Within horizon one, each business should grow its resource usage slower than revenue growth. That might mean that a horizon one business growing at 5 percent per year should cut its resource usage with 5 percent per year as this business is supposed to act as a cash cow for funding the development of future horizon one businesses.
In most companies, revenue and resource allocation are closely aligned with each other, but this is a mistake from a longitudinal perspective. A new business will require years of investment before it can achieve horizon one status and this new business can’t fund itself. Of course, you can have it bootstrap itself, but the result will typically be that competitors with a more strategic resource allocation will become the market leaders in these new businesses.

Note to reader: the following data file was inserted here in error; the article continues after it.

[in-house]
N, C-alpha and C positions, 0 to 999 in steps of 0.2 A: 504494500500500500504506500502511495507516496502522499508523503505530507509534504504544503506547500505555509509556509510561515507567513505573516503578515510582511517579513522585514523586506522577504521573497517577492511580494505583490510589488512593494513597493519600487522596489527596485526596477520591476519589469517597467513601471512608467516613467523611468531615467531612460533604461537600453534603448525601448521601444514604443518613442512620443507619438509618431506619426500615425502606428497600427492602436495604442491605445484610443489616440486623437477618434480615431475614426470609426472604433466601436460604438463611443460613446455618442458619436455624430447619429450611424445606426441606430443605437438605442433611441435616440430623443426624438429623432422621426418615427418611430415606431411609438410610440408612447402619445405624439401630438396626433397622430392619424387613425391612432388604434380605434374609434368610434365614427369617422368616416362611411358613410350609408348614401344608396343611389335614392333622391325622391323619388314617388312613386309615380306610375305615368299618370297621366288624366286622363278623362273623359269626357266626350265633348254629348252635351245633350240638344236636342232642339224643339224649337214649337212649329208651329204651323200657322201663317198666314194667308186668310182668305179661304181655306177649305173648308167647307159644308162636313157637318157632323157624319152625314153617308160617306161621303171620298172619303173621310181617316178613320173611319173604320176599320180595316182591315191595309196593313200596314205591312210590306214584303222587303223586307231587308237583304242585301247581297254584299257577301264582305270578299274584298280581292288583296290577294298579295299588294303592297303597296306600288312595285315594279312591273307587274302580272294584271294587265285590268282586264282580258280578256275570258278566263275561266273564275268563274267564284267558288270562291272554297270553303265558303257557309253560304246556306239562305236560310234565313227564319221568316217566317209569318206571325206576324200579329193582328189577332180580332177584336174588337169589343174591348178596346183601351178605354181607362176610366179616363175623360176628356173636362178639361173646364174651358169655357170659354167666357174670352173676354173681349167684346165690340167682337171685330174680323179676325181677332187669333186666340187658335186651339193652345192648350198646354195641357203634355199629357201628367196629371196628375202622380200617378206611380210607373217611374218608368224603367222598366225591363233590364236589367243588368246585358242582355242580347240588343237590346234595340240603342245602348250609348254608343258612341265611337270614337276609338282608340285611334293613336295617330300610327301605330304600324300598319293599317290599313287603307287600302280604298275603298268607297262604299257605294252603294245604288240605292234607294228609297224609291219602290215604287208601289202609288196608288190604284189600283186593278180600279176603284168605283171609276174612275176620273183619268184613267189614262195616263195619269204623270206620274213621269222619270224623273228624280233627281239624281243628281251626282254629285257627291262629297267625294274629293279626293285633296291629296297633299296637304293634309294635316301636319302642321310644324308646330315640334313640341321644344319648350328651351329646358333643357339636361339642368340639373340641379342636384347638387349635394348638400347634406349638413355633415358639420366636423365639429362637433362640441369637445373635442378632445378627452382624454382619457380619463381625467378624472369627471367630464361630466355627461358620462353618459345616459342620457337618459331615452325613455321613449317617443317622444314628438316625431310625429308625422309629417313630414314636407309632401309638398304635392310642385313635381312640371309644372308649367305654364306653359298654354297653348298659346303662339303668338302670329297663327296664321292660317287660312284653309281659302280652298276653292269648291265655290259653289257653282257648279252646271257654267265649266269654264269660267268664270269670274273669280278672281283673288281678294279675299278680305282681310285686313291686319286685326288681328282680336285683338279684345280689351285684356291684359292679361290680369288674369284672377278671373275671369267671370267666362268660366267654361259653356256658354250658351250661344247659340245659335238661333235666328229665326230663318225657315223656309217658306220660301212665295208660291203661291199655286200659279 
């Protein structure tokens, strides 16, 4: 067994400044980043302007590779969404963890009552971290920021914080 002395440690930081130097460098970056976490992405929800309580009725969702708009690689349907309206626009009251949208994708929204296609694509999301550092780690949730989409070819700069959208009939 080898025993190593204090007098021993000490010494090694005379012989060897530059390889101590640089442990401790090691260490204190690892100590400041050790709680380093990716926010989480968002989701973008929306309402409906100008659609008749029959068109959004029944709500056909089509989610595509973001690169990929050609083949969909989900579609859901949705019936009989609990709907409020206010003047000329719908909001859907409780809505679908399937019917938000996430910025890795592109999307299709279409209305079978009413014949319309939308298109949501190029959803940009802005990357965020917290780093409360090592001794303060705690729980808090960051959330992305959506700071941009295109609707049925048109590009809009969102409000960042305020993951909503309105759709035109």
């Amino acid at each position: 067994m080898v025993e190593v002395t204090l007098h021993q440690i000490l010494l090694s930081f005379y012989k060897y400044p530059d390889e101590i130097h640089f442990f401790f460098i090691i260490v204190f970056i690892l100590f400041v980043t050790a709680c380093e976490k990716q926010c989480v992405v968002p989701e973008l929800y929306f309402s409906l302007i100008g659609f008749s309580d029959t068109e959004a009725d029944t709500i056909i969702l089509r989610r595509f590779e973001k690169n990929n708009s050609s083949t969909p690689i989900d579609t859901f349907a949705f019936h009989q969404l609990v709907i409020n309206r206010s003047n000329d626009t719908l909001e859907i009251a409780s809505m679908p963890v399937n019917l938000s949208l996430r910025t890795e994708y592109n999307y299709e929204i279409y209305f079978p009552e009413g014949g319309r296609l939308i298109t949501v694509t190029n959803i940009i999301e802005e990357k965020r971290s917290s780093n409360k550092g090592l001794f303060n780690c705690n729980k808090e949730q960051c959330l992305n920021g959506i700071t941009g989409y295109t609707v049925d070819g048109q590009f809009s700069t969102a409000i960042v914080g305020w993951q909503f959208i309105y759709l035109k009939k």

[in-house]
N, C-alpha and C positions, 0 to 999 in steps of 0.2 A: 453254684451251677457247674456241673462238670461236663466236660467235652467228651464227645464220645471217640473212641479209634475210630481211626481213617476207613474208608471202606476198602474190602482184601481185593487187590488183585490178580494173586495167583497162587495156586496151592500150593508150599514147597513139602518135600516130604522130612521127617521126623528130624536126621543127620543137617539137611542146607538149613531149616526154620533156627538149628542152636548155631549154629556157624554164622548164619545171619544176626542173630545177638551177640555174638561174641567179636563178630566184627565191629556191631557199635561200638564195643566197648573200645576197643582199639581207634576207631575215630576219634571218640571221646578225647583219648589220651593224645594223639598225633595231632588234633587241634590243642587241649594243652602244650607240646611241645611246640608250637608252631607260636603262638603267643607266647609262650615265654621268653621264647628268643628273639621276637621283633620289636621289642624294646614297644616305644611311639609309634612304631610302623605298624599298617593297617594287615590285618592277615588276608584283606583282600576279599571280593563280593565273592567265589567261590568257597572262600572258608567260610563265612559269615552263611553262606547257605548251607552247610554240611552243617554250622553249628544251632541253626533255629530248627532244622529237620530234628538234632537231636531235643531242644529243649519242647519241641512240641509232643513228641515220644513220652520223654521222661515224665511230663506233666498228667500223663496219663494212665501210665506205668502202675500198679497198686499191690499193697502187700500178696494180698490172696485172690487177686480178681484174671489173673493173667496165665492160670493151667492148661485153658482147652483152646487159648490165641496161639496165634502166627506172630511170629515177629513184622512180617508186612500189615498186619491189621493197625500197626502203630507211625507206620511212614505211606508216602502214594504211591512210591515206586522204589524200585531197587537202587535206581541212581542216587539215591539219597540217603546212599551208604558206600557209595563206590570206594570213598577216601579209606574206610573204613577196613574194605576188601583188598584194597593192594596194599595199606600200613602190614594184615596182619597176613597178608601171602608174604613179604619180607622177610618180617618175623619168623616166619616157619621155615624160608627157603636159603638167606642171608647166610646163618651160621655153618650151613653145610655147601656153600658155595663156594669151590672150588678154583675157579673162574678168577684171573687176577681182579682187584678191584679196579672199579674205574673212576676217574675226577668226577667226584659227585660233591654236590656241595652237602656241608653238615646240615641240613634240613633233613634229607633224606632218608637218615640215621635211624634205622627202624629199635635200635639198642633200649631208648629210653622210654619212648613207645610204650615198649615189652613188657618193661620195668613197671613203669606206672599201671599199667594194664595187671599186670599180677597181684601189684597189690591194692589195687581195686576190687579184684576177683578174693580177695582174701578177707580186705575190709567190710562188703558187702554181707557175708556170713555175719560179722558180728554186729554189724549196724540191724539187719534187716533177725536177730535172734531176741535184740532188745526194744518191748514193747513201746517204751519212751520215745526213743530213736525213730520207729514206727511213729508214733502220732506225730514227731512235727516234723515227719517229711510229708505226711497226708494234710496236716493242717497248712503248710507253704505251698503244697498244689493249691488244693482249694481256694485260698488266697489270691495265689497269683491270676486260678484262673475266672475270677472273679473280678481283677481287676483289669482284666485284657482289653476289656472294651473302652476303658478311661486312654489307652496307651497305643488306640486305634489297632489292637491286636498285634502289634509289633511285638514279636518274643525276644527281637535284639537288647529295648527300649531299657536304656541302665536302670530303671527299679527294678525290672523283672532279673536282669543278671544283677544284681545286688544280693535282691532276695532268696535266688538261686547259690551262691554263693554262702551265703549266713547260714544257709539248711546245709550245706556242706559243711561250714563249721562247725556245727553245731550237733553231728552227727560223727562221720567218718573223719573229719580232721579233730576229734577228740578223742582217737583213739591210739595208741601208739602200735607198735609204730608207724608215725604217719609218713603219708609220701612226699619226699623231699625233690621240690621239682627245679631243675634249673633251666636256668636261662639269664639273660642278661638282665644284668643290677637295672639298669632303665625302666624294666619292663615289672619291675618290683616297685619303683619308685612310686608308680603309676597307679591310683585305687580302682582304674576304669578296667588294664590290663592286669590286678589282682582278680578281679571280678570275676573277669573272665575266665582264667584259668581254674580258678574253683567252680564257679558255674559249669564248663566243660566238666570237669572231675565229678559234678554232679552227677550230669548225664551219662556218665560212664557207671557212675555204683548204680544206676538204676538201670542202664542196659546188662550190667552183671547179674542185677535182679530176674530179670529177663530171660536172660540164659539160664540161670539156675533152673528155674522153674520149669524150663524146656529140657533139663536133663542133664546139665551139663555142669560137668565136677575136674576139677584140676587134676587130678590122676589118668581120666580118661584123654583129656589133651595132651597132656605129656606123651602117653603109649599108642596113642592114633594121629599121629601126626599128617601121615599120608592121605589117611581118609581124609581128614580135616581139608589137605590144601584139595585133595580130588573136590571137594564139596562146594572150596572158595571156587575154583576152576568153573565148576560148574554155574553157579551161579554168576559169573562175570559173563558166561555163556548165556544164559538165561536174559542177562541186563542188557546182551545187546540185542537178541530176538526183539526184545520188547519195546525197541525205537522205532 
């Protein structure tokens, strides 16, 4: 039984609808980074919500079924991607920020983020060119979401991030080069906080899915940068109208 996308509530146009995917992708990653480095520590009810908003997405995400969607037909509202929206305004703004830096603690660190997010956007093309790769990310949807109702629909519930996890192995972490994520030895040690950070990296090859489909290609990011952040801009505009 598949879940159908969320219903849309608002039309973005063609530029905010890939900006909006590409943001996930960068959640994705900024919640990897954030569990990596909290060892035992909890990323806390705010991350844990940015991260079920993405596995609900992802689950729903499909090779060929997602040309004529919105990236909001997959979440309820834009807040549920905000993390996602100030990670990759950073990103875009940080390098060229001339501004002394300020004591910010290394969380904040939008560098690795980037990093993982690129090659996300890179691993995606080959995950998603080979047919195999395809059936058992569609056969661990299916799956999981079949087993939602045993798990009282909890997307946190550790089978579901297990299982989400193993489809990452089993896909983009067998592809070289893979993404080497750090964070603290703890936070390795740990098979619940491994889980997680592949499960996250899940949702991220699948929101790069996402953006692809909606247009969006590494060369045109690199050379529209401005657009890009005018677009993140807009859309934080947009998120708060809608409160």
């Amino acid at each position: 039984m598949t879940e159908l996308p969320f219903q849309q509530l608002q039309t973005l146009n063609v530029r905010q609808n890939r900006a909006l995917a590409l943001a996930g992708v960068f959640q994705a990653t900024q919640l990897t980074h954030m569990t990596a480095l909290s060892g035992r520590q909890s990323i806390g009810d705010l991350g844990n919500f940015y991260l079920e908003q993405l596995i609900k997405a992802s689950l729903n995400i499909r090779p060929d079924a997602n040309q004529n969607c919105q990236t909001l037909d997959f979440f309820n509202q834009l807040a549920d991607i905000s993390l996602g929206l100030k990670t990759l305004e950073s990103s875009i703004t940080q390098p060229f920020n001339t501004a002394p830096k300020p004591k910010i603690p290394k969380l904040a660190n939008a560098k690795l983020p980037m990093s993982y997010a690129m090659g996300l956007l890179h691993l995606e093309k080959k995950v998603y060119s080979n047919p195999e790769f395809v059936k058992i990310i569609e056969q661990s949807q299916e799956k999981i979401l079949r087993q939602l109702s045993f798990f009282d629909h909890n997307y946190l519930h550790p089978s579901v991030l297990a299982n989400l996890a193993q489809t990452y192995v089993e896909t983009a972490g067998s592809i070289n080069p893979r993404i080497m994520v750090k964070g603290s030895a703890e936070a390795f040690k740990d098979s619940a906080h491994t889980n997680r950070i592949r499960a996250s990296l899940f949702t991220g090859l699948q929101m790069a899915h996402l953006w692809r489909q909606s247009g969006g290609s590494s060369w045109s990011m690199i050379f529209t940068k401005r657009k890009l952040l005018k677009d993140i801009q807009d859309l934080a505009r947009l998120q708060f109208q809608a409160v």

Second, reduce investment in commodity functionality. Our research shows that companies spend 80-90 percent of their resources on functionality and capabilities that customers consider to be commodity. I’ve discussed this in earlier blog posts and columns, but I keep getting surprised at the lack of willingness of companies to look into novel ways of reducing investment in places where it doesn’t pay off. Don’t be stupid and, instead, do a strategic review of your entire product portfolio and the functionality in your products and, together with customers and others, define what’s commodity and what’s differentiating. Once you’ve defined the commodity, stop virtually all investment in it. You need those resources for sustaining innovations that drive differentiation for your products.